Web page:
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Amortized analysis Let n(v) = the number of nodes in the subtree rooted at v Let r(v) = log(n(v)), rank. Let r’(v) be the rank of node v after splaying. If a>0, b>0, and c>a+b, then log a + log b <= 2 log c –2 *Search the key takes d time, d = depth of the node before splaying.

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Before splaying: Z Y X T1 T3 T2 T4

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After splaying: Z Y X T1 T3 T2 T4

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Cont. Zig-zig: variation of r(T) caused by a single splaying substep is: r’(x)+r’(y)+r’(z)-r(x)-r(y)-r(z) =r’(y)+r’(z)-r(x)-r(y) (r’(x)=r(z)) =r(x)) Also n(x)+n’(z)<=n’(x) We have r(x) + r’(z)<=2r’(x)-2(see previous slide) r’(z)<=2r’(x)-r(x)-2 so we have variation of r(T) by a single splaying step is: <=3(r’(x)-r(x))-2 Since zig-zig takes 2 rotations, the amortized complexity will be 3(r’(x)-r(x))

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Before splaying: Z X Y T1 T3 T2 T4

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After splaying: Z X Y T1 T3 T2T4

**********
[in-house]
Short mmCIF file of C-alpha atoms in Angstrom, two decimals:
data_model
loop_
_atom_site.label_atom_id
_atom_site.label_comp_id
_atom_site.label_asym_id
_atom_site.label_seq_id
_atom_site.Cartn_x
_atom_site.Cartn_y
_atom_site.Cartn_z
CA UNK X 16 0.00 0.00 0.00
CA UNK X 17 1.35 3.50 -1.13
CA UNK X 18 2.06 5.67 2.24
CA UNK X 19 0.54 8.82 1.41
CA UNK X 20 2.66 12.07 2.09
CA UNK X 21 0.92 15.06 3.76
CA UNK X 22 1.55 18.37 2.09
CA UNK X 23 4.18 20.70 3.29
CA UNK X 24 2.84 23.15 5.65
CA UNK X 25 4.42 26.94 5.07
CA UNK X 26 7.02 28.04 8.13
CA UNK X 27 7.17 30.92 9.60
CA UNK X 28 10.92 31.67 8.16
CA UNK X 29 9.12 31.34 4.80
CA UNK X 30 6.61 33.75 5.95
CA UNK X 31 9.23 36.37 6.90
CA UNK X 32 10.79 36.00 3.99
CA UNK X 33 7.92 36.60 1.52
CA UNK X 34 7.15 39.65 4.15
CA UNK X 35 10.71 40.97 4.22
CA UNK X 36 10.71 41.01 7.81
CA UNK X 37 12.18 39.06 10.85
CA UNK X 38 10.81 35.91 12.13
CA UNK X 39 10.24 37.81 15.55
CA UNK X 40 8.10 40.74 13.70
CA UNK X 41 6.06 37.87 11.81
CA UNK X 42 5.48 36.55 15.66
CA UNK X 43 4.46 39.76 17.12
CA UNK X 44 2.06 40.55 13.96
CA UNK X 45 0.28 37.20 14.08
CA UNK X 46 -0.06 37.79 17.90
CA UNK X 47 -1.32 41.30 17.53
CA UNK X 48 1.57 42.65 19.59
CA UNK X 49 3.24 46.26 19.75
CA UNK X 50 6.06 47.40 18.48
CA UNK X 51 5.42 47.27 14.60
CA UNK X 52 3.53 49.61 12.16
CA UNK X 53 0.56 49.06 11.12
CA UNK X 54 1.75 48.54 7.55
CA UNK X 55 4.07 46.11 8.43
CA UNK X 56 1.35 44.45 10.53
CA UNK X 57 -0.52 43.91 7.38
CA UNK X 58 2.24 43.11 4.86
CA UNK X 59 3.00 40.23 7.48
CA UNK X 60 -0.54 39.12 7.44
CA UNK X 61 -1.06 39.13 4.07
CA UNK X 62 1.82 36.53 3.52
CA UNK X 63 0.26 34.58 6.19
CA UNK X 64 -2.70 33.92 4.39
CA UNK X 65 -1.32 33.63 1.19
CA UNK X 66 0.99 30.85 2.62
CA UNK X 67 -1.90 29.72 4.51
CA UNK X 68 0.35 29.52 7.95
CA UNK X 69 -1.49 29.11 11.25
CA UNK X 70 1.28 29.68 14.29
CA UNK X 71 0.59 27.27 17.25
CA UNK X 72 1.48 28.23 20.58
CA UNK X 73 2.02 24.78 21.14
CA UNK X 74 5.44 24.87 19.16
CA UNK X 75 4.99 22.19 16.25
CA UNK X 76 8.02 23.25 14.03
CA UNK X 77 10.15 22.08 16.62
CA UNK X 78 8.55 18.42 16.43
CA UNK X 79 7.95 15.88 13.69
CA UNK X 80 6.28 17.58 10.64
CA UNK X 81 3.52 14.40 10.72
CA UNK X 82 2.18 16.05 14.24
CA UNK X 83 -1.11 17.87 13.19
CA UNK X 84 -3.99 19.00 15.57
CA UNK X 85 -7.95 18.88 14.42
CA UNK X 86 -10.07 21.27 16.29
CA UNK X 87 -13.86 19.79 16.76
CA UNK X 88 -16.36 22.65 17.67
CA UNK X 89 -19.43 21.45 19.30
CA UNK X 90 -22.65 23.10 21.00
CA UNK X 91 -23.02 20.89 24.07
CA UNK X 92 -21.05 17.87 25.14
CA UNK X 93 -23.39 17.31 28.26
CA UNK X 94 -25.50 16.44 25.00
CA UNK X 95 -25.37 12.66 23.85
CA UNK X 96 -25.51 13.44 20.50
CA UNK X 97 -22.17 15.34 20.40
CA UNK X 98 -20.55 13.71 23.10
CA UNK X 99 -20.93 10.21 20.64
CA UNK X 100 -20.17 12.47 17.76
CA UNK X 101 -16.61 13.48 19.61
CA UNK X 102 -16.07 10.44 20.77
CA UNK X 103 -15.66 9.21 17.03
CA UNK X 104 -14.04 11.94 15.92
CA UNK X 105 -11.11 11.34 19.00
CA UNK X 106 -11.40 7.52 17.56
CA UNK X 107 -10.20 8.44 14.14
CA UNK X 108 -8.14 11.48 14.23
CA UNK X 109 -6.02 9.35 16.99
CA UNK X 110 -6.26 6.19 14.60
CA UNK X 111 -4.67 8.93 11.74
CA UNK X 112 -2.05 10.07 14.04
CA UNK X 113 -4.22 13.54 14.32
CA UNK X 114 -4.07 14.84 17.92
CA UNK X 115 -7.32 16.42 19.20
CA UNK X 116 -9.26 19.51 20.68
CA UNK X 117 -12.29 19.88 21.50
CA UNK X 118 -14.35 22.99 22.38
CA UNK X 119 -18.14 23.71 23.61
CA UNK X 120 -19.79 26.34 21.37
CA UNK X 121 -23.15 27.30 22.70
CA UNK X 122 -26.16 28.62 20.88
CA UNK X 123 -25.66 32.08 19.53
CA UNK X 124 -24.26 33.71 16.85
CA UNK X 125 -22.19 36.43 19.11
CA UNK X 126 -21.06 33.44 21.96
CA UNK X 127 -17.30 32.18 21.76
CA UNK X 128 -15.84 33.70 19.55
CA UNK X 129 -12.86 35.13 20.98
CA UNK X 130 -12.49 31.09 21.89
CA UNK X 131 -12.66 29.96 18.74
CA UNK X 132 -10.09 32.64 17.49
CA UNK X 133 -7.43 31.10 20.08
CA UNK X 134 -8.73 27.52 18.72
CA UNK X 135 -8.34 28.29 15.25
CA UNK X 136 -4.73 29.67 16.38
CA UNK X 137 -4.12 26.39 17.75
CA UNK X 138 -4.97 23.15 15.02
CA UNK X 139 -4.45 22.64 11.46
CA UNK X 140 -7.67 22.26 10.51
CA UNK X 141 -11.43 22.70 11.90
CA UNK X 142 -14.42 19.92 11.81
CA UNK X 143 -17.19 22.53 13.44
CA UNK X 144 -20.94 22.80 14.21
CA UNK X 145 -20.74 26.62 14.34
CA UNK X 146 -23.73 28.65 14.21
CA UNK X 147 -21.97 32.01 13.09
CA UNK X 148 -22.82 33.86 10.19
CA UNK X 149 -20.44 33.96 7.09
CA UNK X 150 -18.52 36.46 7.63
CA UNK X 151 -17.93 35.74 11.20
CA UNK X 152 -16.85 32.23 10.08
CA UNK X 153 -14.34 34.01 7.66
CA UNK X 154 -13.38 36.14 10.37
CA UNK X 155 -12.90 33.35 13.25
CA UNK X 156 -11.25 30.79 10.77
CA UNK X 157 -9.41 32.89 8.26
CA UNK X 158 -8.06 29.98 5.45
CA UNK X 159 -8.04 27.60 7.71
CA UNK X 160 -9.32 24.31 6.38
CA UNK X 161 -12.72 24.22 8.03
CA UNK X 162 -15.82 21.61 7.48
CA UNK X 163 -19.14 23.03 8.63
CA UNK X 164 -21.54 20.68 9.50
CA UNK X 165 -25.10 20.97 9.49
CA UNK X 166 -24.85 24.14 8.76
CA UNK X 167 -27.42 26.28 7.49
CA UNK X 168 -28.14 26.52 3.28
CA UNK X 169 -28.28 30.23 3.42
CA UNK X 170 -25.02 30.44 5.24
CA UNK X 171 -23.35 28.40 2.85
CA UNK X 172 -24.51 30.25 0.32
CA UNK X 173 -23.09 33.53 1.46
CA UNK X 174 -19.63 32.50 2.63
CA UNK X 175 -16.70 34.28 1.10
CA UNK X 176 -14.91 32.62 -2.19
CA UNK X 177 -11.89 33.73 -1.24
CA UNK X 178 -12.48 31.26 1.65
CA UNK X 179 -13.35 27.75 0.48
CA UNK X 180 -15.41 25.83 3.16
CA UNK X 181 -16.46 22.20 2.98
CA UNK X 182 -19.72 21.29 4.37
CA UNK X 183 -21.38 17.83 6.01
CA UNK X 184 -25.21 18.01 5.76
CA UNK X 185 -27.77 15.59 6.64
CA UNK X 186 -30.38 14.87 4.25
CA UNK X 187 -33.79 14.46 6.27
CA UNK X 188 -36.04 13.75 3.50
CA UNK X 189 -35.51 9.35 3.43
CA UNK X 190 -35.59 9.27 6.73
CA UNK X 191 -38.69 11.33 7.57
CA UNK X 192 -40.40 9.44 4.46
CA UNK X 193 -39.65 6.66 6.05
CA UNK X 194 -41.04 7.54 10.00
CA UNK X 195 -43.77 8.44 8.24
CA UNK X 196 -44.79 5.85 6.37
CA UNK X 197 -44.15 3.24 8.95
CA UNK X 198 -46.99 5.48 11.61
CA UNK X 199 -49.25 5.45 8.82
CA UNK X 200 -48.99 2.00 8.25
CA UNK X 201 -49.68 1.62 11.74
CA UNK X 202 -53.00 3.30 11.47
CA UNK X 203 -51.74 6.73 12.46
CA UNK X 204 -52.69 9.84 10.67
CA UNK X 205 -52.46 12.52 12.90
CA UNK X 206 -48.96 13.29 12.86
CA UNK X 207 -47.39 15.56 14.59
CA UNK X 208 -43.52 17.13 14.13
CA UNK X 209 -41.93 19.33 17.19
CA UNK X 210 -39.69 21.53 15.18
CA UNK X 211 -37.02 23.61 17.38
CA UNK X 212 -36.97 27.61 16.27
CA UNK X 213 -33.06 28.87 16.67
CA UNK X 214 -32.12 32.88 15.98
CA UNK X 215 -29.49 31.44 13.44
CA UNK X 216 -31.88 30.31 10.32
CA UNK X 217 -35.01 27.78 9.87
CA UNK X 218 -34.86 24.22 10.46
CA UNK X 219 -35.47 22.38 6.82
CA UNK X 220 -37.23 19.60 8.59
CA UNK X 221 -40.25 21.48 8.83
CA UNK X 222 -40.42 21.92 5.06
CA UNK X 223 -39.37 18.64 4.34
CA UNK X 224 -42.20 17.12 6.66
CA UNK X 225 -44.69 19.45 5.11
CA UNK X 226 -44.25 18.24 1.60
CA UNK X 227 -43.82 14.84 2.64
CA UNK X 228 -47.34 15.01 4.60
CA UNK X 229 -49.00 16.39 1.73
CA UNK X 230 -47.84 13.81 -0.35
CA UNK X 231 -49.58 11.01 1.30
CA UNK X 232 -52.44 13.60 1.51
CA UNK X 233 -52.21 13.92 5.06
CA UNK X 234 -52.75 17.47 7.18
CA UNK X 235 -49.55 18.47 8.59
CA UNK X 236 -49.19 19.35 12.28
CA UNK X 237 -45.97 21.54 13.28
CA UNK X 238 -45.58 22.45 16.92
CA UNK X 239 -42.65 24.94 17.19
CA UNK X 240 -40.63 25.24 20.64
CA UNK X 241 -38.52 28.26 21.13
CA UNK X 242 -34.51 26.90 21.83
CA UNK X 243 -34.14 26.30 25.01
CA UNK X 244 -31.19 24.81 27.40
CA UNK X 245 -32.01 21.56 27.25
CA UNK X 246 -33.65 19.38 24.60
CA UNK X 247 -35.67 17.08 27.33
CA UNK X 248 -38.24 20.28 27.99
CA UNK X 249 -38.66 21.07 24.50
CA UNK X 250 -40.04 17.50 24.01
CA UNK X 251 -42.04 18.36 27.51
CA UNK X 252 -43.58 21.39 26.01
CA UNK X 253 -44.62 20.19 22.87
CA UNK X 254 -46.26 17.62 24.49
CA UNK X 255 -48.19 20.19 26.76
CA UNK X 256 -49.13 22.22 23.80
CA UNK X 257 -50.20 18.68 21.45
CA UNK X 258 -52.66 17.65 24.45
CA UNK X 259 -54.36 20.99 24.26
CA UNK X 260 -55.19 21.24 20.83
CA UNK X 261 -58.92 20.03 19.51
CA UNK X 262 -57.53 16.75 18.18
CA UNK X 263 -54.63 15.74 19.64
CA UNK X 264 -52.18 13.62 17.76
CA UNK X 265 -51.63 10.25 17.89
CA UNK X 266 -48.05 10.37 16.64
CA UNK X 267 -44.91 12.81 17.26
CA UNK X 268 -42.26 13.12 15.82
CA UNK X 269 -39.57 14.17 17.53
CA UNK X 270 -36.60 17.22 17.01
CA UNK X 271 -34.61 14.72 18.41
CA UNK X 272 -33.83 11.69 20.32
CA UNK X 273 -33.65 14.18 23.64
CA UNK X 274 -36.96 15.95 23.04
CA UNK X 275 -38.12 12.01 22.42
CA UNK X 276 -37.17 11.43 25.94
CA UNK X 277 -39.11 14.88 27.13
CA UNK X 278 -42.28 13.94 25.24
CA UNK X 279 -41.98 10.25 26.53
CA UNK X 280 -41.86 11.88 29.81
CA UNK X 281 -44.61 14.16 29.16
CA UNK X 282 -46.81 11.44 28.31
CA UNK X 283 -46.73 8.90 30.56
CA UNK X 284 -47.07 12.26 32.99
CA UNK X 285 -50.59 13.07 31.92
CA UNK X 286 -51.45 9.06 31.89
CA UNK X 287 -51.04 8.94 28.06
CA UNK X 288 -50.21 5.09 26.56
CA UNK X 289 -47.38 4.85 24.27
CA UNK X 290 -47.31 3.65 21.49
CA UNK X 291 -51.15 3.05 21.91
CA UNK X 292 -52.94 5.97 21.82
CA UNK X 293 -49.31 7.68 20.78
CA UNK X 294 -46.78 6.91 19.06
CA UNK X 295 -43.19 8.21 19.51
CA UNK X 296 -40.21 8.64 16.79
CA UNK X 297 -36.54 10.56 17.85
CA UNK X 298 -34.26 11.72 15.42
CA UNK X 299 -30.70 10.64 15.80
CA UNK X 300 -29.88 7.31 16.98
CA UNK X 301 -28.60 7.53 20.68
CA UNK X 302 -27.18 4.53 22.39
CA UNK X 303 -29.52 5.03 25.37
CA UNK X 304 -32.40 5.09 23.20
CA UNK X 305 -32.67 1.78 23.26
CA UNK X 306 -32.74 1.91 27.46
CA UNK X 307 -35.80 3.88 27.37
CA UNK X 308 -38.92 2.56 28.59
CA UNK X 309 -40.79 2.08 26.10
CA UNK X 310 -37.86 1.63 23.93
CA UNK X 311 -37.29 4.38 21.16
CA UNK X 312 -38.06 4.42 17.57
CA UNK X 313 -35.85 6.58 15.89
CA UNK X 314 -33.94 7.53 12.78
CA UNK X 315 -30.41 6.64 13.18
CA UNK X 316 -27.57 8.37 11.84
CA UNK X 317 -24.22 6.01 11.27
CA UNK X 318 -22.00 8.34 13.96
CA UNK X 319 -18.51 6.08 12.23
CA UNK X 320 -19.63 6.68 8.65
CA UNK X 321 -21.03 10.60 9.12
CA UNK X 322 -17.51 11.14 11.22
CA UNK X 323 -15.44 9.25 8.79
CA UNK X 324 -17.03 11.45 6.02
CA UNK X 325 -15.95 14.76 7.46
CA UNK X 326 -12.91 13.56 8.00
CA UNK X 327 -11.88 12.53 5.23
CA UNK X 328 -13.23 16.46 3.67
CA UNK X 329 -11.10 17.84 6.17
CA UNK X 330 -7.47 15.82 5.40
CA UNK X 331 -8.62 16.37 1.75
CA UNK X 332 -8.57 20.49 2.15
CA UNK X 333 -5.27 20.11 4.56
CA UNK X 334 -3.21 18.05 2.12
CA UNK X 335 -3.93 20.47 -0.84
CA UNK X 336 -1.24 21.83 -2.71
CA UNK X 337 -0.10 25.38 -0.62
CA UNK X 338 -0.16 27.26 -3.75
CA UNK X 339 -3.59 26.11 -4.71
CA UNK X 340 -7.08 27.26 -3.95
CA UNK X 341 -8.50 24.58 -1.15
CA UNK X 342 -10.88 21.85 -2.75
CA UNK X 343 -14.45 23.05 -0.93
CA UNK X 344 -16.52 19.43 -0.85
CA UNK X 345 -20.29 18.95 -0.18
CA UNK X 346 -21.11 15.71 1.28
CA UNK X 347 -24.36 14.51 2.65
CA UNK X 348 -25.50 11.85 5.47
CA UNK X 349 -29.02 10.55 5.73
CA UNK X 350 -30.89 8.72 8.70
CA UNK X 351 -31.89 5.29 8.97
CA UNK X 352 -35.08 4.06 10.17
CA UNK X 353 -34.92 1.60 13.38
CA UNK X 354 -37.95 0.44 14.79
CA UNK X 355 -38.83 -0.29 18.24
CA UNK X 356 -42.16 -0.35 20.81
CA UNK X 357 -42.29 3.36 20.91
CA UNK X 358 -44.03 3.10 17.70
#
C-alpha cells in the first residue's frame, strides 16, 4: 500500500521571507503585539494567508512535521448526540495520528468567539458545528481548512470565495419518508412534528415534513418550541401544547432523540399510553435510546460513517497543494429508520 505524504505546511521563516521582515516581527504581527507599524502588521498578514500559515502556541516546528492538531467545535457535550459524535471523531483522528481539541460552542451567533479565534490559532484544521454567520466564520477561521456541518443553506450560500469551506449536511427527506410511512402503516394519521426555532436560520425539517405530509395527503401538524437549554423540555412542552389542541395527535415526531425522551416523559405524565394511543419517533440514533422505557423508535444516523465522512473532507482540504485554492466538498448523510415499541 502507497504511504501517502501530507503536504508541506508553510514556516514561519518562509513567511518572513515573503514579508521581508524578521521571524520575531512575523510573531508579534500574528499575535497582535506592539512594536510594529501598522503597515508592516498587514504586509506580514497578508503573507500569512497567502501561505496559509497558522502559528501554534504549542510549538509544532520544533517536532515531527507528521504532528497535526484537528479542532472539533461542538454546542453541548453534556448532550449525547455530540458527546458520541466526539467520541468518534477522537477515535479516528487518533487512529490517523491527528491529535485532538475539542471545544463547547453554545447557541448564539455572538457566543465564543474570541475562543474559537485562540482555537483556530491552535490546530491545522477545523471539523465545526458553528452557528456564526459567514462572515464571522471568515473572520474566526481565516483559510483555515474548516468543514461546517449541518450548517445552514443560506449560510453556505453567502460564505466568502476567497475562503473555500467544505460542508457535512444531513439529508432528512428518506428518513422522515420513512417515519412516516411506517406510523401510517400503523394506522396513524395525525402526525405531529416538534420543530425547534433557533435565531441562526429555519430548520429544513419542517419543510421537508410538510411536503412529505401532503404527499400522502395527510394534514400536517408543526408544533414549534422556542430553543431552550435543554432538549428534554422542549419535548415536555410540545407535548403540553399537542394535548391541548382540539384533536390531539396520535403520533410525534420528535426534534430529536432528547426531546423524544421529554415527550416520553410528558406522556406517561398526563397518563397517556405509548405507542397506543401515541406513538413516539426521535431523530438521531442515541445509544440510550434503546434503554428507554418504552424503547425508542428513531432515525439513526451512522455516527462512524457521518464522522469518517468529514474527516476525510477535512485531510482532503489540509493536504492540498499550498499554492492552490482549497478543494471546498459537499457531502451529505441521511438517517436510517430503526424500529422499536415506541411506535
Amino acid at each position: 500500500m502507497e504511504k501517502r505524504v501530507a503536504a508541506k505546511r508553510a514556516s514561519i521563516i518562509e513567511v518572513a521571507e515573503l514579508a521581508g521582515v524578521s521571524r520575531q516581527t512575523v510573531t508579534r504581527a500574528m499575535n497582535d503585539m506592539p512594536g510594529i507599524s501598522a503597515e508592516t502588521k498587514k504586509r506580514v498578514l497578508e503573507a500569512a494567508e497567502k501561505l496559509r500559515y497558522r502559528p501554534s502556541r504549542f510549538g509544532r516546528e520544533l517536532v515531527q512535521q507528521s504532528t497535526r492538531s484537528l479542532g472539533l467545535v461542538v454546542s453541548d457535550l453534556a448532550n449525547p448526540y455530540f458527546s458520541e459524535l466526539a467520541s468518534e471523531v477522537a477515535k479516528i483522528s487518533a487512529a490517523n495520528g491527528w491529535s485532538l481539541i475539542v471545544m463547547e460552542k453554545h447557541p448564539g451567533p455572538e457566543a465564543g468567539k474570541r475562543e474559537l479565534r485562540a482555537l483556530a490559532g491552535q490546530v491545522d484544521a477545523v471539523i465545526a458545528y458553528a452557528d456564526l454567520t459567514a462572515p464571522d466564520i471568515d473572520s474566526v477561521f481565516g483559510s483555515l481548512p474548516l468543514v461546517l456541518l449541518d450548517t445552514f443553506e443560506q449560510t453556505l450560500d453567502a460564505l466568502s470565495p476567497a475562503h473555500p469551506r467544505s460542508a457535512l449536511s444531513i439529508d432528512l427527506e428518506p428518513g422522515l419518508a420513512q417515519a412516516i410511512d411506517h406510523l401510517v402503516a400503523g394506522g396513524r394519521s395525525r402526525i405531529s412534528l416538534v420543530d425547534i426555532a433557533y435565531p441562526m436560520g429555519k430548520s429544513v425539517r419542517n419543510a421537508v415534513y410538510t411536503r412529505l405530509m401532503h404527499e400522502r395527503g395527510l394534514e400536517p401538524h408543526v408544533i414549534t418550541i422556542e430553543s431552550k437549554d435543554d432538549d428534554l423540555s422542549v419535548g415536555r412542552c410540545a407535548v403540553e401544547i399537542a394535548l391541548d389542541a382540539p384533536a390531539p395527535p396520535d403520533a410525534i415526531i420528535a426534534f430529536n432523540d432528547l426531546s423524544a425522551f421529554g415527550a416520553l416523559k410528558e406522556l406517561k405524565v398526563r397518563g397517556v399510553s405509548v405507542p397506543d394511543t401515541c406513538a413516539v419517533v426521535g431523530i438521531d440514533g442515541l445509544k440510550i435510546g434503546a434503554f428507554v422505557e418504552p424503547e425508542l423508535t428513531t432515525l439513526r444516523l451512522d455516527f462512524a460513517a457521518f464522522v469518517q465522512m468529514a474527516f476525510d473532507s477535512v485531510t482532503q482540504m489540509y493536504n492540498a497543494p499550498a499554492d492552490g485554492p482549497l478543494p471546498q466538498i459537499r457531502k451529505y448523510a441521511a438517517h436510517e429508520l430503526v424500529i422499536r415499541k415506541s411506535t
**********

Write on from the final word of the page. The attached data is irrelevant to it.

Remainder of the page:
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Cont. Zig-zag: variation of r(T) caused by a single splaying substep is: r’(x)+r’(y)+r’(z)-r(x)-r(y)-r(z) =r’(y)+r’(z)-r(x)-r(y) (r’(x)=r(z)) =r(x)) Also n’(y)+n’(z)<=n’(x) We have r’(y)+r’(z)<=2r’(x)-2 So we have variation of r(T0 by a single splaying substep is: <=2(r’(x)-r(x))-2 <=3(r’(x)-r(x))-2 Since zig-zag takes 2 rotations, the amortized complexity will be 3(r’(x)-r(x))

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Before splaying: Y X Z T1 T3 T2 T4

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After splaying: Y X Z T1 T3 T2T4

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Cont. Zig: variation of r(T) caused by a single splaying substep is: r’(x)+r’(y)-r(x)-r(y) =r(x)) <=3(r’(x)-r(x)) Since zig only takes 1 rotation, so the amortized complexity will be 3(r’(x)-r(x))+1